Here’s my second parenting column for the Sunday Times, this time on managing smartphone usage with the kids.
The Straits Times recently invited me to contribute columns on parenting to their Sunday Times newspaper. So here’s my first piece, of which I originally titled “Telling Tales At Dinner Time” but a copy editor thought otherwise. In any case, it’s pleasant to see my byline again after so many years after I left journalism.
I recently attended a talk by a top secondary school about the Direct School Admission (DSA) program, as well as its Integrated Program.
I was bored to death, because the speaker was just intent on telling parents how much they intended to fill every waking second of a student’s time with endless enrichment programs, team-building exercises and more homework.
We want every child to be a leader! Said the speaker. Such enthusiasm and hope, yet I had such cynicism simmering inside of me.
Erm, where is their time to play, hang out and meet people of the opposite sex? I thought, and later whispered to my wife.
Dear fellow Singapore Parents,
When I was in Basic Military Training (BMT) in 1995, I saw a sight that burned into my mind till today. It happened during the weekend when parents could come visit their poor, suffering boys after the first two weeks of BMT training.
I was waiting for my mum to turn up when I saw this scene – one of the recruits was sitting upright on a bench, closing his eyes and looking very pleased. His mother was sitting next to him, and was carefully using a cotton bud to dig his left ear for him. There must have been a lot of ear wax to excavate, because both of them did not pay attention to the rest of the world.
Another year flies by and I thought I had better pen some thoughts down before I forget them.
1. Photography is now in the pocket
In the mid 2000s, I used to conduct a few photography workshops in partnerships with Canon. Back then, my mantra to the audience was to use as high a resolution a digital camera as you could afford, because you’d never know how big you need to print them or what kind of HD displays you would be using them in the future as photo frames. I scoffed at phone cameras because they were just so primitive then (they were horrid).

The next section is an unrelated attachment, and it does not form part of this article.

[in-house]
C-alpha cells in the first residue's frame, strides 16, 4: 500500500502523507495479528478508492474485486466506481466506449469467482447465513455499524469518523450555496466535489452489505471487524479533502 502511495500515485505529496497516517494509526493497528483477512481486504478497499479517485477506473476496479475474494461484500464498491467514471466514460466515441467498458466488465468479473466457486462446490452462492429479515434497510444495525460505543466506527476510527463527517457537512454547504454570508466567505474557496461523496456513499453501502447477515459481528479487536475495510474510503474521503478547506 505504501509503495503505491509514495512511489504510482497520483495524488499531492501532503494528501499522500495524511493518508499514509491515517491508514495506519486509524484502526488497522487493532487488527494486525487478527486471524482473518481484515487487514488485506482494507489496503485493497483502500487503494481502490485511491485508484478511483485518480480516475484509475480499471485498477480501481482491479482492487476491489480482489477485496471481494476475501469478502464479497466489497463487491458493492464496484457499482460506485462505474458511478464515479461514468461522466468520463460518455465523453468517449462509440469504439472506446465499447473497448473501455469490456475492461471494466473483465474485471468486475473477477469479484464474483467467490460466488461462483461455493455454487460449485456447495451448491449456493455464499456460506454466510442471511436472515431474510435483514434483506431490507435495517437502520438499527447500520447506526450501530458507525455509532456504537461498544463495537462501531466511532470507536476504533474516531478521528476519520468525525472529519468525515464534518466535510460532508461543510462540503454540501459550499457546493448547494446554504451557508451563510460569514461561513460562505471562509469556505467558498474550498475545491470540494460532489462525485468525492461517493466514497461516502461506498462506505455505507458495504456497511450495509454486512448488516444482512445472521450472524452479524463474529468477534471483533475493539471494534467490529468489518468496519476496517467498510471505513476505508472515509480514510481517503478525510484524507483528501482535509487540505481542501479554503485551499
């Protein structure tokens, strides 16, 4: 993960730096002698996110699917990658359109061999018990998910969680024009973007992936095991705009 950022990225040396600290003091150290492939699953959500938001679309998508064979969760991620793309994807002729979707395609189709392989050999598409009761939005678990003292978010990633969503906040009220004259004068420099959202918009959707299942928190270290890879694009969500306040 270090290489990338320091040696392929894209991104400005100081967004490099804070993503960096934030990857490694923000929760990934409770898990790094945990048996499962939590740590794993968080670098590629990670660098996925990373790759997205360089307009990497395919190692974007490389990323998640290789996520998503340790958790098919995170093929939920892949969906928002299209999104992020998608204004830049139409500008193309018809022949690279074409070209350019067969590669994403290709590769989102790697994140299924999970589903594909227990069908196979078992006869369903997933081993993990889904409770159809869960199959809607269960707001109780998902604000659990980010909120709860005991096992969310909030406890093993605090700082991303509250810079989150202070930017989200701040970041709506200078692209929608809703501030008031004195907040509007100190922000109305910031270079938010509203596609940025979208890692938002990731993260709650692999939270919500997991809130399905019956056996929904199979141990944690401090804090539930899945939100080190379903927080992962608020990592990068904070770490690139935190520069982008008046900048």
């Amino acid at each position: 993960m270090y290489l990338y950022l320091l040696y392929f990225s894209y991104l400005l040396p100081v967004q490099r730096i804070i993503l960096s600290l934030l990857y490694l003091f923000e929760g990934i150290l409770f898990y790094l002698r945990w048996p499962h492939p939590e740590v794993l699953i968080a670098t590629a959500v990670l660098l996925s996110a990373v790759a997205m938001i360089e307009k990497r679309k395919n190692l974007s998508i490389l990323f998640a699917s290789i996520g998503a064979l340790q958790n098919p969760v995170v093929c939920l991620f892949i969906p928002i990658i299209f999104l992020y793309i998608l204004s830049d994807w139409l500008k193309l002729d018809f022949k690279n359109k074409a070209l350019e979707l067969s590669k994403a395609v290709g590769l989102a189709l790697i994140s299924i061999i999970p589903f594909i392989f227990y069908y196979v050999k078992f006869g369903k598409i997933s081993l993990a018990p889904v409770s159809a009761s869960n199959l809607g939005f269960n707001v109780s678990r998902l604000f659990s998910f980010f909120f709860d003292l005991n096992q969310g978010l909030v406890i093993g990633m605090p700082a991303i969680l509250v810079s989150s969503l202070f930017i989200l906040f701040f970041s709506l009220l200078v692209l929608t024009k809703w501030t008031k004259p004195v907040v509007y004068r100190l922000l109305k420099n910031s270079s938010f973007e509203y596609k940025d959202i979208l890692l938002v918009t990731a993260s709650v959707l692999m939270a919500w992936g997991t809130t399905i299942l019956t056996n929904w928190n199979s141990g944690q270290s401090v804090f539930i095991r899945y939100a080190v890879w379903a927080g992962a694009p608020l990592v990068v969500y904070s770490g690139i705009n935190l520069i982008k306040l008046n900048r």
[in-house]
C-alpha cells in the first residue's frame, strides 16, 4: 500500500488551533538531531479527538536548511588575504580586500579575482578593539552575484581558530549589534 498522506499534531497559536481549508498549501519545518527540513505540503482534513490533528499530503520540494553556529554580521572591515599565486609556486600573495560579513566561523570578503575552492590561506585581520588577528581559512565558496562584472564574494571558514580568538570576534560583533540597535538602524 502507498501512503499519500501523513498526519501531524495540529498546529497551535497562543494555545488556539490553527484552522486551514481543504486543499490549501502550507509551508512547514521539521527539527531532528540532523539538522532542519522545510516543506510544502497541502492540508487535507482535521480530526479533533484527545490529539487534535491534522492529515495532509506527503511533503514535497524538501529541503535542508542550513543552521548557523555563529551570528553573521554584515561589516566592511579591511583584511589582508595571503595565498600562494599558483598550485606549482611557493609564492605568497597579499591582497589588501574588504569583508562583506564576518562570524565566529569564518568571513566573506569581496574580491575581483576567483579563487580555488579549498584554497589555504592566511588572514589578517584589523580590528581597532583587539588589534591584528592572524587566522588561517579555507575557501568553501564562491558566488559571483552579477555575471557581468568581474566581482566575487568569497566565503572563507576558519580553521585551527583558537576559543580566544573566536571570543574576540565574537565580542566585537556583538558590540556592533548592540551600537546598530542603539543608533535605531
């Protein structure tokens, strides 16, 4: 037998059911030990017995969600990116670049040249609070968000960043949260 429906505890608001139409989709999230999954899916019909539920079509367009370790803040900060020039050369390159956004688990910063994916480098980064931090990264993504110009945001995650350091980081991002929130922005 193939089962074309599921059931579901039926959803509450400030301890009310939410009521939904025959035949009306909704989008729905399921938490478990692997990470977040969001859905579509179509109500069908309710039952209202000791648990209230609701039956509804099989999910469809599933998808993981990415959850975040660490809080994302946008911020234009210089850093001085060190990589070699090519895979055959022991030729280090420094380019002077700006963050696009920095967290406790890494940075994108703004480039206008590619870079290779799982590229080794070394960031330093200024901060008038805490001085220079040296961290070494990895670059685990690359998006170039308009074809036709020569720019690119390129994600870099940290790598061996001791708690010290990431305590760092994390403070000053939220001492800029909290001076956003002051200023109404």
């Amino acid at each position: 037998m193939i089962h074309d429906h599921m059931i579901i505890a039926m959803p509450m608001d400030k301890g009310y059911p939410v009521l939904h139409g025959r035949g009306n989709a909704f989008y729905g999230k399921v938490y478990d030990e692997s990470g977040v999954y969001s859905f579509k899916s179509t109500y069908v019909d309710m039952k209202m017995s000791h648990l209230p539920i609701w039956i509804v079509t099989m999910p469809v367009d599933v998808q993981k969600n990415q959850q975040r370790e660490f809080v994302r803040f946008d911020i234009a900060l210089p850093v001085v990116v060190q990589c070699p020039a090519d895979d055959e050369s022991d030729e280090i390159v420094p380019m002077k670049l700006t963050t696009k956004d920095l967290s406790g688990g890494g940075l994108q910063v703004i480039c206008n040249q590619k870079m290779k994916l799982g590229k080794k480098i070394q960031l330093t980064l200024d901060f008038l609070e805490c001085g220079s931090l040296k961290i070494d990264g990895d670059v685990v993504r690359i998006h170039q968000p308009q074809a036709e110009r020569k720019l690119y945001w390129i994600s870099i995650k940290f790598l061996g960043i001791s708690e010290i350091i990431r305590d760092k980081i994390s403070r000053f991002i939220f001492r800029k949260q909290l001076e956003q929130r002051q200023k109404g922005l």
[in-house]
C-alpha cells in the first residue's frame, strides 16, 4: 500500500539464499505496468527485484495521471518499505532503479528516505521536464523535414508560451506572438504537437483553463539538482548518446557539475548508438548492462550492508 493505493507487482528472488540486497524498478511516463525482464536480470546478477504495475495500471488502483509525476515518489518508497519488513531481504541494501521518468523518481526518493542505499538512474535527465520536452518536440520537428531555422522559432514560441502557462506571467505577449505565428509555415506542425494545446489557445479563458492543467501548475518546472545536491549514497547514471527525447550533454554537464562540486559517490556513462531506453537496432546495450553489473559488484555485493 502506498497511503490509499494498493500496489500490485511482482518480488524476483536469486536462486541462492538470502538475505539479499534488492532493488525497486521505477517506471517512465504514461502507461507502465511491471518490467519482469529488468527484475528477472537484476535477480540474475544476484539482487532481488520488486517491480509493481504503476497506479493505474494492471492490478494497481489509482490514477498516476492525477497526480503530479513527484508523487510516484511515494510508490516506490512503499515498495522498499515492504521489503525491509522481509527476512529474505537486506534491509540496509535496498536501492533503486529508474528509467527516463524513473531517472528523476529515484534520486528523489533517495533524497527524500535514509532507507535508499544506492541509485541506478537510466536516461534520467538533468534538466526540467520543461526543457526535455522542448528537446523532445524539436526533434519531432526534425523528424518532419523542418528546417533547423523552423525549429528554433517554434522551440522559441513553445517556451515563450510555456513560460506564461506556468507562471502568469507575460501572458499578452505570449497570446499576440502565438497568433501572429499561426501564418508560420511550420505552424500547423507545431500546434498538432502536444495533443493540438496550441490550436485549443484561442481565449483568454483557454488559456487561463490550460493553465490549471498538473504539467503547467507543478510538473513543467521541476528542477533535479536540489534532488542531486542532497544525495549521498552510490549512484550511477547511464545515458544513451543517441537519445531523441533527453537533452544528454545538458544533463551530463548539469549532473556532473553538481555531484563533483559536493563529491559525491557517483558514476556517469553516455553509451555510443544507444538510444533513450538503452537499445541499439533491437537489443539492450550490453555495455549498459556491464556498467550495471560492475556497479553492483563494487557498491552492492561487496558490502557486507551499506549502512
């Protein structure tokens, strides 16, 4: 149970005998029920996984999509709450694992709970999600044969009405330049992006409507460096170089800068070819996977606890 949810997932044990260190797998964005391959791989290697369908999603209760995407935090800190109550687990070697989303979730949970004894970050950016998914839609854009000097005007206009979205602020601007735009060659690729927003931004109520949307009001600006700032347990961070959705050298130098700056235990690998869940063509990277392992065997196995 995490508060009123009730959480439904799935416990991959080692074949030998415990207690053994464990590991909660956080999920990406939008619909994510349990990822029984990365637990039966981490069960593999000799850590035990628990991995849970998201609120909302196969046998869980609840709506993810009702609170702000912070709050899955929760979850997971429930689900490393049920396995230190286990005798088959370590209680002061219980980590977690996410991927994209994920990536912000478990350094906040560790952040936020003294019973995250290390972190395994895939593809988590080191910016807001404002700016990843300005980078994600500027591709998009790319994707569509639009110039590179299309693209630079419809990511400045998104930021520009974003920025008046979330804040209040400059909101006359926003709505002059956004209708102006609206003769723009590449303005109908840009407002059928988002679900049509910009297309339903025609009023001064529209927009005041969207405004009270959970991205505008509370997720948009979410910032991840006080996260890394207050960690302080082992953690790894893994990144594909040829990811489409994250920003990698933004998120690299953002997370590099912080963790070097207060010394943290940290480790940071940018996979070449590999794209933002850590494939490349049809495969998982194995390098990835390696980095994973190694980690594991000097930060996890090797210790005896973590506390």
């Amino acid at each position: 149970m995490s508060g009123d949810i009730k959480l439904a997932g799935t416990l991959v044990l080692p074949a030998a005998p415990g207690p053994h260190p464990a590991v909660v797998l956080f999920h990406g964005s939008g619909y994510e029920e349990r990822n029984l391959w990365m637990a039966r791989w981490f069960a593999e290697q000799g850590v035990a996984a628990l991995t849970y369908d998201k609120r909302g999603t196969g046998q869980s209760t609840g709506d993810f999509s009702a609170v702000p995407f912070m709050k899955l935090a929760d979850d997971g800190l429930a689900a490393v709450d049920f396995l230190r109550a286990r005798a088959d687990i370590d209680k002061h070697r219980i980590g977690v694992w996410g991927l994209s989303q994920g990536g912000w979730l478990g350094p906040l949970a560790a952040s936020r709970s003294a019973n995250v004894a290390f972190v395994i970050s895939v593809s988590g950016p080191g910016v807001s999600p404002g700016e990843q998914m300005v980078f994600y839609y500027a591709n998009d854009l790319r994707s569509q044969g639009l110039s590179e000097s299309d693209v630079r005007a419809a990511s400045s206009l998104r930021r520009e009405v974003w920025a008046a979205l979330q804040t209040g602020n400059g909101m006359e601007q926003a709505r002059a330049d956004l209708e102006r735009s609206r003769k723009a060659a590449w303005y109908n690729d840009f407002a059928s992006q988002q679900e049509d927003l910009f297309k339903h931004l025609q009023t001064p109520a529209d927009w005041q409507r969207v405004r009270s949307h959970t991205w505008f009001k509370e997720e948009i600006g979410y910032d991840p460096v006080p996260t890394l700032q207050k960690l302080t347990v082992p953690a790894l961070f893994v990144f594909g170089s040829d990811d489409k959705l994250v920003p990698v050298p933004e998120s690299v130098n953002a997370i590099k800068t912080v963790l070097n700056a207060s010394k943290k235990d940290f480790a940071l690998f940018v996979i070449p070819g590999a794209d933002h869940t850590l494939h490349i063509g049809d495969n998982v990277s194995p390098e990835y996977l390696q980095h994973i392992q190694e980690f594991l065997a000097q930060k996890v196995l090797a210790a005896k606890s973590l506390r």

Today, that mantra has gone out of the window as the old adage of “having a camera with you at all times” is more important than the actual megapixel count. Smartphones can now do spot exposure, HDR processing to overcome high contrast scenes and have really good color reproduction. And the most amazing thing is that you can share them instantly on social media, rather than wait a few days to get 4R prints and then another few weeks to show them to your friends.
If I go out with the kids and forget to bring my Olympus Pen along (the full frame Canon 5D sees very little action today due to its enormous bulk), it’s still ok because a modern smartphone has a really really good image sensor. And I don’t print photos anymore, photos are now shared by default on Facebook and Instagram, and this blog no longer hosts photos like it used to.
Instagram has been a great tool that I have grown to appreciate. While some pros may decry the use of vintage filters, I love it because the same effects are much more difficult to achieve in Photoshop, and if you choose to take photos first and Instagram it later, you still retain the original image. And I’ve always been a fan of square 1:1 ratio images. In the past we used to fantasize about owning medium format cameras just to get that square look…today who cares?
I predict that compact cameras will become obsolete within the next five years, and dSLRs will once again become the domain of pros instead of consumers.
2. Xbox Rawks